Wednesday, June 21, 2006

Peanut's Wild Ride

A while back there was this here man that came through my hometown of Beloved, Kentucky on a business trip. Fate, or somethin' a whole lot like it stopped him smack dab at the Henny Penny Restaurant for breakfast on a Tuesday mornin'. Only reason that is important is that is the only day my cousin Peanut stops by the Henny Penny. Peanut knows that Bessie Bowling always works the mornin' shift on Tuesday mornin's.

Well sir, this feller was havin' two hen eggs, over easy, biscuits an' sausage gravy with a side of grits covered up with butter an' real maple syrup... not none of that Karo stuff. Most folks down home grew up eatin' Karo syrup an' liked the thick taste of the stuff. Not the Henny Penny. They served real maple syrup.

Anyway, Cousin Peanut had come in an' was sittin' at the counter carryin' on since Bessie was workin' the counter. He was tellin' about a mare Hap Collins had bought that was not broke. Hearin' him tell it, he had broke that mare single handed, had rode her up a mountain, straight down a coal mine an' never fell off. Now, Peanut is a fine rider, but all there knew that Cousin Peanut dealt wholesale in truth-stretchin' an' did not mind if folks believed ever'thing that they heard from him.

The feller from out of town had been listenin' the whole time an' had looked over to see Cousin Peanut more than once. He sized him up right good by the time the last grit an' swaller of coffee was down his gullet. He noticed Peanut's small stature an' light weight easily. If folks had looked they might have seen a light bulb brightenin' up over his head as he listened to Cousin Peanut. By the time he stepped up to the counter an' paid his bill he was ready for a plan he hatched as he ate his hen eggs, over easy.

He quickly started up a conversation as he waited for his change. He asked Bessie Bowling if Peanut was really a good horseman an' she told him that despite the stretch in the story Peanut was one of the best horsemen in that part of the mountains. Peanut spoke up an' took up for himself, admittin' that he might have bent the truth a little, but that he did know horses an' was a right good rider.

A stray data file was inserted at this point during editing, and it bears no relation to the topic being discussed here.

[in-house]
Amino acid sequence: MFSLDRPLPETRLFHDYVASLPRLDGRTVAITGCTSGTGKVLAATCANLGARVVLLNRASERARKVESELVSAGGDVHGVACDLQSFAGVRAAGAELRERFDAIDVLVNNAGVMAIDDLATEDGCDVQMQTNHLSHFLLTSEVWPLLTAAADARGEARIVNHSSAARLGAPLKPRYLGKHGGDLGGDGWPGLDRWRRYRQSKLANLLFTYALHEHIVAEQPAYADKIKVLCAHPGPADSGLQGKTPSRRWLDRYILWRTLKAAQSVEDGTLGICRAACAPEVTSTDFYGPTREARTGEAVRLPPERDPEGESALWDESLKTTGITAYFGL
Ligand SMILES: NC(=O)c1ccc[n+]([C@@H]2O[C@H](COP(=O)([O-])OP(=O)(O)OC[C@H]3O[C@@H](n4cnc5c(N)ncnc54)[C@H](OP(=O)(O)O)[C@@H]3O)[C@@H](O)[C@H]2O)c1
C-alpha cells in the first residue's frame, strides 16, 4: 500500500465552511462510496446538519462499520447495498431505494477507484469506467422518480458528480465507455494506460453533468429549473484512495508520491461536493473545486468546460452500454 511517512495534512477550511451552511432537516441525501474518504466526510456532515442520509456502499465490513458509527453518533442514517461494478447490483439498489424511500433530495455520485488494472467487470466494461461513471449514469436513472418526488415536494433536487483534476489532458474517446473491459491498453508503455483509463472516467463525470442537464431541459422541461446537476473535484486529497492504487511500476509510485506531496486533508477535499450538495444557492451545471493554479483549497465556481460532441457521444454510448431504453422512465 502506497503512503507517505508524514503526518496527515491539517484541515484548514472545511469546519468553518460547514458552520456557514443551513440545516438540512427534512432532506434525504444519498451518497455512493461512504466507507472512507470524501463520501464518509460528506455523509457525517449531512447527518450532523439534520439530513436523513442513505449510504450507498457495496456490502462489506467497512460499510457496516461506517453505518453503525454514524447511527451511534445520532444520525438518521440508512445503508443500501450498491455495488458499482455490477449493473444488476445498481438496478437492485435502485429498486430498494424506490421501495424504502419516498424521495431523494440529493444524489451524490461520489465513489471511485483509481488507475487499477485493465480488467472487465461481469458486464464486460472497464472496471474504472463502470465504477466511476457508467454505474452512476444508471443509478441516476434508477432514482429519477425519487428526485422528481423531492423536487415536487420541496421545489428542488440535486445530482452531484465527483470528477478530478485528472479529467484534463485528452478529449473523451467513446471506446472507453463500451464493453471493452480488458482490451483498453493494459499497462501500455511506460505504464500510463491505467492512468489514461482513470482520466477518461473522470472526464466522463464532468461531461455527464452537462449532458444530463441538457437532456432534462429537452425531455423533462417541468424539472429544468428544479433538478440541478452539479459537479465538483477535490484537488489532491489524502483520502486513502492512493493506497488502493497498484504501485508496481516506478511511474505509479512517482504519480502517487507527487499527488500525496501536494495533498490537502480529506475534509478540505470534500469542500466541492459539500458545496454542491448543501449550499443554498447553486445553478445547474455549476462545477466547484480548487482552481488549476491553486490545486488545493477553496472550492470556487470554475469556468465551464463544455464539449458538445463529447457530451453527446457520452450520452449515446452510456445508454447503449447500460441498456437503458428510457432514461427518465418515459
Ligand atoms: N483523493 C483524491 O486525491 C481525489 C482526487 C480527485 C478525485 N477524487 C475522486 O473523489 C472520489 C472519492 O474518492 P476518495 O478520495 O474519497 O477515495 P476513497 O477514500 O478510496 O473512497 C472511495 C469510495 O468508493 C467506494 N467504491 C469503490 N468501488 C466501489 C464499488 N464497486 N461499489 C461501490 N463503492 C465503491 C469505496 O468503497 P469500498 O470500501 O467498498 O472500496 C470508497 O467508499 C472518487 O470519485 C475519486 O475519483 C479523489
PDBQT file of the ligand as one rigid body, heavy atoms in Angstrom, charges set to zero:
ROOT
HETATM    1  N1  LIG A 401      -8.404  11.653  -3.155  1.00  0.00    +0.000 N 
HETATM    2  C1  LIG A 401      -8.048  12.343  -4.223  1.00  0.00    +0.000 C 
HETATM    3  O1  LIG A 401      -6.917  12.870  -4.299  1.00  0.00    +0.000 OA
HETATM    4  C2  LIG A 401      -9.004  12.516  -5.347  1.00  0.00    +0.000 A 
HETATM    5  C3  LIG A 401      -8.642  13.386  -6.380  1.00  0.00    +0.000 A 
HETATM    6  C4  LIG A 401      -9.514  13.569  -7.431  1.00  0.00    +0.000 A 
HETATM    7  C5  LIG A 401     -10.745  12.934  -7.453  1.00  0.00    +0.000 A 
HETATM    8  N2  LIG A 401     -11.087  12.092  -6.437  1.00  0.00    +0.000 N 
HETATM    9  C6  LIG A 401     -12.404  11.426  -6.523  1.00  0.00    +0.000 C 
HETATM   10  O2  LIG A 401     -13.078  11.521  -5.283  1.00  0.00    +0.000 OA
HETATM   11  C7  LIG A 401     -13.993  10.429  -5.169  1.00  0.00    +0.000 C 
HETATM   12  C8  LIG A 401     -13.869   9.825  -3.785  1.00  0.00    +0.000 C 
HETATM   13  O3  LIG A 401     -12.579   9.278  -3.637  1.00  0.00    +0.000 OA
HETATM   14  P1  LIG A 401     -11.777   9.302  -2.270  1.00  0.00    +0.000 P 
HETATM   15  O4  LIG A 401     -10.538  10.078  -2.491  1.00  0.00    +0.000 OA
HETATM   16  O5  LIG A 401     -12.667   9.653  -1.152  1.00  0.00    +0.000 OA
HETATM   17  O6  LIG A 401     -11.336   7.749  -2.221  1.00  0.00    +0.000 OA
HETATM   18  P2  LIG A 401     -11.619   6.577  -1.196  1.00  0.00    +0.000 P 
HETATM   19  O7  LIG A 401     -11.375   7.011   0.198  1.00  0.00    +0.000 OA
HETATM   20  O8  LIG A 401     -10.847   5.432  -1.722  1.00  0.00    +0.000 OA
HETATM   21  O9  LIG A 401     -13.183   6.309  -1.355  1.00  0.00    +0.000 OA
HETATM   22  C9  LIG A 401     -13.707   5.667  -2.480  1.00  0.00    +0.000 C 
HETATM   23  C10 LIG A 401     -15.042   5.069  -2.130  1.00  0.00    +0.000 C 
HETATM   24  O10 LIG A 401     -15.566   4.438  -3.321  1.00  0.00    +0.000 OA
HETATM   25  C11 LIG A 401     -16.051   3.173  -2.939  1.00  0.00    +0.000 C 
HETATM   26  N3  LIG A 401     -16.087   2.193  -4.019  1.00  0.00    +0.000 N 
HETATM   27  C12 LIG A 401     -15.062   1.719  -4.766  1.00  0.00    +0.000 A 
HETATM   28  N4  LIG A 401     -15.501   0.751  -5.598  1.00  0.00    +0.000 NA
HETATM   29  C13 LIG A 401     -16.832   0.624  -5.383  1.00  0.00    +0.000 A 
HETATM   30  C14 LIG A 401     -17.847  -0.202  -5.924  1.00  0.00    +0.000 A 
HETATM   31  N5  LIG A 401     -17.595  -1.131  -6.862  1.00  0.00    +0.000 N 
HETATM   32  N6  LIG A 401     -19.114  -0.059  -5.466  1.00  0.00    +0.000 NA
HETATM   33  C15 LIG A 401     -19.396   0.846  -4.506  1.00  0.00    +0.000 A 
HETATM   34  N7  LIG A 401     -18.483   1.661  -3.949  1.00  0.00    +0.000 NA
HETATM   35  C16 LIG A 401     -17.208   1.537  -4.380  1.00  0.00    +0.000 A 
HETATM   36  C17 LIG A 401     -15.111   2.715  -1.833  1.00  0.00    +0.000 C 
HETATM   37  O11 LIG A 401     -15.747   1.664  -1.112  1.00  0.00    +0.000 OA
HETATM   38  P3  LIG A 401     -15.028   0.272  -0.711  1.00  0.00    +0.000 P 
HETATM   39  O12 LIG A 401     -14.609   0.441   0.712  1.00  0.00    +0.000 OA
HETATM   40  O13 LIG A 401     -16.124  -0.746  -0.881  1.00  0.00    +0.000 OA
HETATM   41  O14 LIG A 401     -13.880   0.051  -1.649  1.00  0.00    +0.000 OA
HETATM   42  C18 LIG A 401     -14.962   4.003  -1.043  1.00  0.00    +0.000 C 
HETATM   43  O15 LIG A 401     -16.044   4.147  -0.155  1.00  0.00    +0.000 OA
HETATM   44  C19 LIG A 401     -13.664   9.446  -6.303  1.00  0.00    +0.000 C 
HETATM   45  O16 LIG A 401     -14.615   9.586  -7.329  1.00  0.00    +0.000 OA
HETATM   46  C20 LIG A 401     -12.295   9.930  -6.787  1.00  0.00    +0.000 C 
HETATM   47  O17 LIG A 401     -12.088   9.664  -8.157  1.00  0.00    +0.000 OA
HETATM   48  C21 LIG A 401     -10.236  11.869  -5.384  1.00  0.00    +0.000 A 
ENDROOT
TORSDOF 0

Before that man left my hometown of Beloved he asked Cousin Peanut to come to Lexington, Kentucky to try out his skills on some of them fancy horses what ride in the Kentucky Derby. Told Peanut that he could make good money ridin' in races. Peanut didn't take to work any more than he took to water, so the idea of ridin' horses an' makin' money appealed to him right well. He agreed to meet up with the man over the weekend at a farm in Lexington an' try out some of them horses to see how he did.

Bright an' early on Saturday my cousin Peanut was at the horse farm in Lexington, Kentucky an' was wanderin' the stables with that feller lookin' at them thoroughbred horses. Peanut took to them right off an' agreed to try an' ride one.

Bein' as them horses is expensive, that feller, known now as George, decided that a new jockey candidate like Peanut was didn't need to be ridin' no expensive horse, just in case there was a problem. George opened the stall of a three year old that was a little bit down on his luck an Peanut commenced to rubbin' on the horses nose an' talkin' to it like they was great pals an' all. George explained that it weren't much of a horse but Peanut didn't mind. They saddled the horse up an' went over to the track for a run.

Now, as you know, cousin Peanut is a little bitty feller, just weighin' a bit more than he did when he should have been in third grade. I say should have been 'cause Peanut didn't go to school much. Thus he was perfect size to be a jockey.

George helped Peanut up on the horse, put it in the gate an' rang the bell. That gate opened an' that ol' horse took off out of there like the gate was haunted. Oh my, Peanut held on for dear life for a while, but soon got the hang of ridin' a thoroughbred racin' horse an' commenced to urgin the horse on...

"Come on Lionheart, come on feller" he roared. Oh, yeah, the horse was named Lionheart. "Come on now, let's show ol' George what you are made of."

Lionheart tried his best, but the time that George clocked wasn't gonna win the Kentucky Derby. Fact is, he was a slow horse an' just would never be in the money at all. 'Bout the only thing he was ever gonna be in was a can of dog food or maybe a bottle of glue. Of course, George didn't tell Peanut that, he wanted to see how Peanut rode. The fact is, Peanut rode pretty darn good.

This was an opportunity for a ne'r do well mountain boy like my Cousin Peanut. He hadn't done much in his life except make a little moonshine an' cause his mama, Mrs. Chapell a good bit of heartburn. Peanut took a likin' to that old horse Lionheart an' when he was offered a small room in the stable to be a training jockey, Peanut jumped at the chance. He lived right there an' spent a whole lot of time with the horses... an' Lionheart received a right smart piece of that attention. Why, they ended up givin' ol' Lionheart to Peanut an that horse avoided the glue factory, came to live down home in Beloved for many years (but that there is another story).